Baby Bok Choy
Baby Bok choy is the young, delicate and soft vegetable. Its spoon-shaped flesh green leafy blades are supported by juicy and pulpy white to pale green stems. Though the leaves are the most softer and delicate part of the plant, the production of Baby Bok choy makes for a tender plant.
Baby Bok choy is available thorough out the year.
(summer and early fall in New England)
Bok choy is just like Chinese cabbage. There are two types of Chinese cabbage: the Chinensis and the Pekinensis. Bok choy belongs to Chinensis family. Chinensis varieties do not form heads, rather they grow blades like leaf much like celery and mustard. Other names for Bok choy include Pak choy and Joy choy. Those cultivars include Ching-Chiang and Mei Qing Choi. A common name for Baby Bok choy is Shanghai.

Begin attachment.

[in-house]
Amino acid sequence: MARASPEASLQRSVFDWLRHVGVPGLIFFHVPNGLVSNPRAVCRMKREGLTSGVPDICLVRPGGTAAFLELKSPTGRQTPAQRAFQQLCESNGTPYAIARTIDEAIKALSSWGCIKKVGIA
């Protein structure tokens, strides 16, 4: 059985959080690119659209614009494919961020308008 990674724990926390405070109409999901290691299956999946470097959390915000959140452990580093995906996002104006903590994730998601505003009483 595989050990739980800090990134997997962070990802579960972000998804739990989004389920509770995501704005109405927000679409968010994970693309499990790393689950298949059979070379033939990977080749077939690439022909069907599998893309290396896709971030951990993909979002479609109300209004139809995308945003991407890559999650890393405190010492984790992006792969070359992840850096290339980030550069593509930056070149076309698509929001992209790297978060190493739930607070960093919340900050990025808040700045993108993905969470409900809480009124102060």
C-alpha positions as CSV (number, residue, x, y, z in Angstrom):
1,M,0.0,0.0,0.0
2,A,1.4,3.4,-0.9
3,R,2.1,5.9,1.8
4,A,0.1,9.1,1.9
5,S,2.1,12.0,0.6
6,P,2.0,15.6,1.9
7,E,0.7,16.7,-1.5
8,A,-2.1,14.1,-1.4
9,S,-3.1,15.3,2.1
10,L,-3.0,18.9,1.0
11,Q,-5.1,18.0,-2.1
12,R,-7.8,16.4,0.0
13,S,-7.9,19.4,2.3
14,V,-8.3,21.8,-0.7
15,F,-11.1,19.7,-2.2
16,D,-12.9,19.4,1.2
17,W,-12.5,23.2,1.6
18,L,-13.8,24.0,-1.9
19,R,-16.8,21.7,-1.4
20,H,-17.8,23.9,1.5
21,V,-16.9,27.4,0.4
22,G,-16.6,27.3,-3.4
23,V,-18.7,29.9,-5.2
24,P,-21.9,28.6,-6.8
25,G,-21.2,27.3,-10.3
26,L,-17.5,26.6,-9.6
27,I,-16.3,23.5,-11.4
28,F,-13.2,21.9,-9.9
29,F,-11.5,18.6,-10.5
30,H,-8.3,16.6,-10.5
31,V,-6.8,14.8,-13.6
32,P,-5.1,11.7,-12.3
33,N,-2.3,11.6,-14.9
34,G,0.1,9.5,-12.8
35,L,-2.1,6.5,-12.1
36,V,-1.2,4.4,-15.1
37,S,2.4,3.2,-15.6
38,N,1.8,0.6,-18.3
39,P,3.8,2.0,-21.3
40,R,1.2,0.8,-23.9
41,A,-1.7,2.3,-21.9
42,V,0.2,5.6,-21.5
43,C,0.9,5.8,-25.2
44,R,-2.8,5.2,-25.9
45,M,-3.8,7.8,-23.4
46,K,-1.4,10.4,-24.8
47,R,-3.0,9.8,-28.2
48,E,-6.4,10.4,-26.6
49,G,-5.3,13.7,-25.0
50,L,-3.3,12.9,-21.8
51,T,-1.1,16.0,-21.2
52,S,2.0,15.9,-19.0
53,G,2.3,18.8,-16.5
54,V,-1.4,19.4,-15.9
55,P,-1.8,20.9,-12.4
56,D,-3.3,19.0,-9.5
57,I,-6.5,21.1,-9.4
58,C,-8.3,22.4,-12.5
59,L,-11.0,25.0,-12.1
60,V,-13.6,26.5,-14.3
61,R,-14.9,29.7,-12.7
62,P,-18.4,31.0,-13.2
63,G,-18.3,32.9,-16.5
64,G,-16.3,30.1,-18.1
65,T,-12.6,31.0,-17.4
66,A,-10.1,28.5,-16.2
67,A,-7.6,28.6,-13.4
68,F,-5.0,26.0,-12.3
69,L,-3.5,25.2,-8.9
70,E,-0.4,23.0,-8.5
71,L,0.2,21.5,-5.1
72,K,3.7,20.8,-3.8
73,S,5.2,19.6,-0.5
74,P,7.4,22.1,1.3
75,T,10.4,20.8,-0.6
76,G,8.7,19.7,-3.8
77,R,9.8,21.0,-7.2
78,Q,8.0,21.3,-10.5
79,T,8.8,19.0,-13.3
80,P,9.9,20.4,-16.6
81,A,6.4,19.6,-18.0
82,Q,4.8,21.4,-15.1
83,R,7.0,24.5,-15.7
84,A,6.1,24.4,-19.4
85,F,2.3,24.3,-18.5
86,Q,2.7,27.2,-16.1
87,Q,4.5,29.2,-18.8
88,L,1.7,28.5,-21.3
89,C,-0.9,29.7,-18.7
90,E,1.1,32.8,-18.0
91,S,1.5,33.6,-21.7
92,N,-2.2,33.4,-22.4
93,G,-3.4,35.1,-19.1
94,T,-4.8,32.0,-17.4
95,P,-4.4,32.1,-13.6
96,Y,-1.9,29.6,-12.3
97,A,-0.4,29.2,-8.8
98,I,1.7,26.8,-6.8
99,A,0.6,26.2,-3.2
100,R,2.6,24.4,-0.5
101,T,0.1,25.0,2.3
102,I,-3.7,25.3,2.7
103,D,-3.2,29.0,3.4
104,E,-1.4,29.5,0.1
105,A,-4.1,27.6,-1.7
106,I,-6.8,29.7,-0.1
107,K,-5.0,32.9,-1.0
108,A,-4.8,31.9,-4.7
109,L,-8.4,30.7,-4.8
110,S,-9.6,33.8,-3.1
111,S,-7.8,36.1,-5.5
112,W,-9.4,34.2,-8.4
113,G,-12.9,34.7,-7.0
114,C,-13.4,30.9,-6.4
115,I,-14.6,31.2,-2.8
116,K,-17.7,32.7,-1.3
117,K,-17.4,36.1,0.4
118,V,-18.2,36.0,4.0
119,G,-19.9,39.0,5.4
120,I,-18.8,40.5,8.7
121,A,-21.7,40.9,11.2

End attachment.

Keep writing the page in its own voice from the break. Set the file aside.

Bok choy is fully rich with source of several carotenoids, especially beta carotene. Beta carotene has been scientifically proven to act as a dietary antioxidant.
Baby Bok choy is basically confined to Asian kitchens. It is also often used as a alternative for Napa cabbage. Baby Bok choy requires delicate cooking and quick fire applications. It can be added to soups, sautéed, steamed and eaten raw. Complimentary pairings include garlic, ginger, mushrooms, basil, cilantro, mint, sesame seeds and sesame sauce, soy sauce, tofu, pork, white fish, noodles, grains, chicken broth, light bodied vinegars, citrus, ginger and chiles.
Bok choy is native to China, originally confined to the Yangtze River Delta, where it has been cultivated for thousands of years. Its name is taken from the Chinese name for "soup spoon" because of the shape of its leaves. Bok choy found its way through trade way to Korea in the 14th century during the Joseon Dynasty where it would become a key ingredient in kimchi